Note: This post was created a few weeks ago and in my idiocy I forgot to publish it. I blame Jekyll+GIT.
Since I am in the #cakephp IRC room constantly, I see the question “What book should I buy to learn CakePHP?” every so often. It’s a painful question, since it sort of means that the documentation that has been contributed is lacking in some way, or that CakePHP is extremely hard to learn. Nevertheless, it’s a valid question, and I’ve asked others similar questions when delving into a new language, framework, or tool-chain.
I recently - read, a week ago - had a chance to read through CakePHP 1.3 Application Development Cookbook by Mariano Iglesias. I’ve read the other CakePHP books - Golding’s was okay, Kai Chan’s was terrible IMO - but I hadn’t found anything I liked. There are two international books, one from the German Community and one in Japanese, but those have limited utility for obvious reasons. Mariano’s book definitely fills a need that many CakePHP developers will have at some point.
The book doesn’t go through a large, end-to-end application. You won’t see a Wordpress-like application built, nor is this like the Pragmatic Programmers Rails shopping cart. Rather, it focuses on specific needs that a developer will have, whether it be OpenID integration with the
AuthComponent, datasource creation, or automated shell tasks. Each chapter can be thought of as a cookbook, with multiple recipes, each leading to the next in a logical progression. The breakup of the chapters was well-thought out, and it should be relatively simple for anyone to take bits and pieces from any chapter to construct an application.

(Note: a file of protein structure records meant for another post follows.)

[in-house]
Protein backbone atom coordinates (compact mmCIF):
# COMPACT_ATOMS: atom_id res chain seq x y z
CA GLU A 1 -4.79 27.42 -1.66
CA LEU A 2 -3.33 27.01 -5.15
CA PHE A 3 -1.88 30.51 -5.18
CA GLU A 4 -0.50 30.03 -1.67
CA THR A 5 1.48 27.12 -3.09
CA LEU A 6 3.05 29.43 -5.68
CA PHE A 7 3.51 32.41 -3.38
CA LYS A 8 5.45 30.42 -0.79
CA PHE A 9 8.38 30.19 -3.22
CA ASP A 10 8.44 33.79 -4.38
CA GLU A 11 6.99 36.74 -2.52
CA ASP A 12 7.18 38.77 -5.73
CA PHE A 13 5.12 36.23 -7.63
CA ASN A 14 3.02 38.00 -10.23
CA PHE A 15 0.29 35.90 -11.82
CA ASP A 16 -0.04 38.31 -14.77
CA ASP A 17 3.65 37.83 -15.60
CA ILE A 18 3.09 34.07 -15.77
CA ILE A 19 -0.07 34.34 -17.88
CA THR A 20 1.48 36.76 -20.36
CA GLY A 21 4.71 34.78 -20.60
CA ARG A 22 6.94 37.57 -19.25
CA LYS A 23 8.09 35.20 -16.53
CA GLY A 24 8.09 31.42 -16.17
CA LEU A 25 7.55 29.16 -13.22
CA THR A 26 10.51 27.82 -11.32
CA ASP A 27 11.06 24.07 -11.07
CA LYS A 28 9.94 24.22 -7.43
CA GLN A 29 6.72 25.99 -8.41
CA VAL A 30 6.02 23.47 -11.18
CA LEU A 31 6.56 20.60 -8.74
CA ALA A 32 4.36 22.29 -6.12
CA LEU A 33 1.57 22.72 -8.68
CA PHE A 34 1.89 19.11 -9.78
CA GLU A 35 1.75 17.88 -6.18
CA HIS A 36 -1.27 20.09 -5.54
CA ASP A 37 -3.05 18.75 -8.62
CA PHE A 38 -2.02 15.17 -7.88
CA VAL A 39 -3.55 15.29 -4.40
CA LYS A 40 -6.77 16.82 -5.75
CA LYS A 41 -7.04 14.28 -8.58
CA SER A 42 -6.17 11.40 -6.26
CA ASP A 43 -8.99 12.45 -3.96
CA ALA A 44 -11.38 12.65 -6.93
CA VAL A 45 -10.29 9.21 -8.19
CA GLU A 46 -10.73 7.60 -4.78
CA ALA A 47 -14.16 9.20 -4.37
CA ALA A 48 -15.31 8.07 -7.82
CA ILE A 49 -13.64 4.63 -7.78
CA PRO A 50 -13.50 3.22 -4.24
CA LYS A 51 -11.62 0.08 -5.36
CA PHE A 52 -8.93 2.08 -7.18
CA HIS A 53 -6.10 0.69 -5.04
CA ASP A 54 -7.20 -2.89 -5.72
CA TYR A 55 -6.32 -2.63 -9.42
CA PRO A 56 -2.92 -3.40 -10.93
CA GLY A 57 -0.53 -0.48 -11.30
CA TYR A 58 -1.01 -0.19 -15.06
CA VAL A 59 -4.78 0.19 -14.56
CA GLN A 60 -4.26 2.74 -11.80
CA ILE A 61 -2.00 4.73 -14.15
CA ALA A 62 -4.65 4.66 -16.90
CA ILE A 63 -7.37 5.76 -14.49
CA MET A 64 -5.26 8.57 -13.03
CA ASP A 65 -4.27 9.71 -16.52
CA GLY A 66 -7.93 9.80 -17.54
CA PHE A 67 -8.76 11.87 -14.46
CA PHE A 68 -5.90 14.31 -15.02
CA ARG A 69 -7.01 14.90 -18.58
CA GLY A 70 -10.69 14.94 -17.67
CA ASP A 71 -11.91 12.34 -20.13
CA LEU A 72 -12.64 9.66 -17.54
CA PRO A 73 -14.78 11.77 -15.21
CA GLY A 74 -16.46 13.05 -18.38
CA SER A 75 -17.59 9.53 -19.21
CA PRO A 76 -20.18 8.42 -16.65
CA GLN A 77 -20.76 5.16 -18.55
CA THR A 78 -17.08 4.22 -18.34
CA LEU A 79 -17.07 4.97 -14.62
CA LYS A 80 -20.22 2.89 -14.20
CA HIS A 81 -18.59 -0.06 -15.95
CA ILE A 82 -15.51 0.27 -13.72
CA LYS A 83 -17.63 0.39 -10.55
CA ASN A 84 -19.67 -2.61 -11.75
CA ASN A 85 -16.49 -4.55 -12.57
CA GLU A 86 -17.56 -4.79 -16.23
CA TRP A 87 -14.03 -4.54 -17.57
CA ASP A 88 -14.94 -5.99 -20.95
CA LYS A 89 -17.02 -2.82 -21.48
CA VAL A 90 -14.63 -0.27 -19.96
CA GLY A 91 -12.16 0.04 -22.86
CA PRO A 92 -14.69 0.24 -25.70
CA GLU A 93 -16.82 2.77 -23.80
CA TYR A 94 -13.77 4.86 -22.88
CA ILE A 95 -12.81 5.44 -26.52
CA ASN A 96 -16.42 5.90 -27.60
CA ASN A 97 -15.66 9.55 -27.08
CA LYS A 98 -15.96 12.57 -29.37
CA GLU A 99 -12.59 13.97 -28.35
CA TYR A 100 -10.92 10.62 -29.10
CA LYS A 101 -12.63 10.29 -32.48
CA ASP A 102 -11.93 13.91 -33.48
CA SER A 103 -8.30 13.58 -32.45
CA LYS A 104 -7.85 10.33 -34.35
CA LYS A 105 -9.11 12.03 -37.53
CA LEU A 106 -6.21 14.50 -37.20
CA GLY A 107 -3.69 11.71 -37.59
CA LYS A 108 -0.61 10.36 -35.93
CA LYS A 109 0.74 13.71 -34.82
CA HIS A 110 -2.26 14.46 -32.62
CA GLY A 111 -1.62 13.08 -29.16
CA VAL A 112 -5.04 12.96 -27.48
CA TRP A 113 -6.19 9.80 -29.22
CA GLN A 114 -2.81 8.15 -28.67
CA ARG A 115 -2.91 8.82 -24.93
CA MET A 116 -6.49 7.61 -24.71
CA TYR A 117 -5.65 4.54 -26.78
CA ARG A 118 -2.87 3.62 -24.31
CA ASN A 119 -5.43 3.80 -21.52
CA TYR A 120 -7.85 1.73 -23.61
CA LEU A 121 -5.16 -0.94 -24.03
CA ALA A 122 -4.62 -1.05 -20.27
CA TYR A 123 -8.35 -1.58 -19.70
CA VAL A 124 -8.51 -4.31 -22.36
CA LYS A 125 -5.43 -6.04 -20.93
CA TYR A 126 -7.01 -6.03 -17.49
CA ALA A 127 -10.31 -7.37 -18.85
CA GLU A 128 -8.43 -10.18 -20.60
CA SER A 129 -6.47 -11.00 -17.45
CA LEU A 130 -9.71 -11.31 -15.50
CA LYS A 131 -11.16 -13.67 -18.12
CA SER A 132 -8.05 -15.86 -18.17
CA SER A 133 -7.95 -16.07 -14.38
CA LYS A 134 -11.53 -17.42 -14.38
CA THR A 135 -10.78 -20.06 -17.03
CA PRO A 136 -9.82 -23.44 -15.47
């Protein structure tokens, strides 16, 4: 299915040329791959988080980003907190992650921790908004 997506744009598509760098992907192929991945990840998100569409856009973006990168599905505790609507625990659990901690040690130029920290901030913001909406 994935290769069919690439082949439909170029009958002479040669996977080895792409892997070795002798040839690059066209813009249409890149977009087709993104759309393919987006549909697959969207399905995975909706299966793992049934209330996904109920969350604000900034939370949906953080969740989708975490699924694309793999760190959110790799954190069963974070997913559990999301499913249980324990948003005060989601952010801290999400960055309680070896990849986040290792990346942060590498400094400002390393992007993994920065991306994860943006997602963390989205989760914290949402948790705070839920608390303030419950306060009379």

A few things stuck out while reading the book and going through examples:
- You should have some knowledge of MVC. The book doesn’t do much handholding, which is both good and bad depending on your needs.
- While the code within the book is well-documented, code from GitHub is not. Fair warning if you have needs outside of the plugin’s capabilities.
- The book does not have many performance enhancements. If thats what you needed, you shall not find them here.
That said, I did find a few gems. For example, I’d never actually used a custom find as part of a
Model::find('count'), and had not even considered that as a potential problem, yet here was the solution in plain sight. It did not even require overriding the
Model::find('count') method, which was quite nice. Another gem was the token-based authorization for building an API, which I ended up using in my own work at a later date. I’ve already suggested the book to a few developers solely for the extensive chapter on Validation and Behaviors.
One thing that irked was that some of the entries in the book would have been better suited as contributions to the CakePHP core. In particular, adding enhanced Transaction and Locking support to MySQL might have been better suited as a pull request, and his entry could have been the explanation of it’s usage. As well, there were examples which completely skipped knowledge gleaned from previous examples; In introducing testing, wrapper methods around
Model::find() were created, instead of using custom model finds as discussed in previous chapters.
I’m quite pleased with the resulting book though. It’s definitely the most up-to-date book, and has knowledge that can be passed doen to 1.2 developers, and much of the ideas are easily transferable to the upcoming 2.0 release. I look forward to implementing a few of the ideas in my own applications, and can honestly say that there is finally a book worth paying for if you’re a CakePHP developer.
No, I wasn't paid for this. That would have been rad though.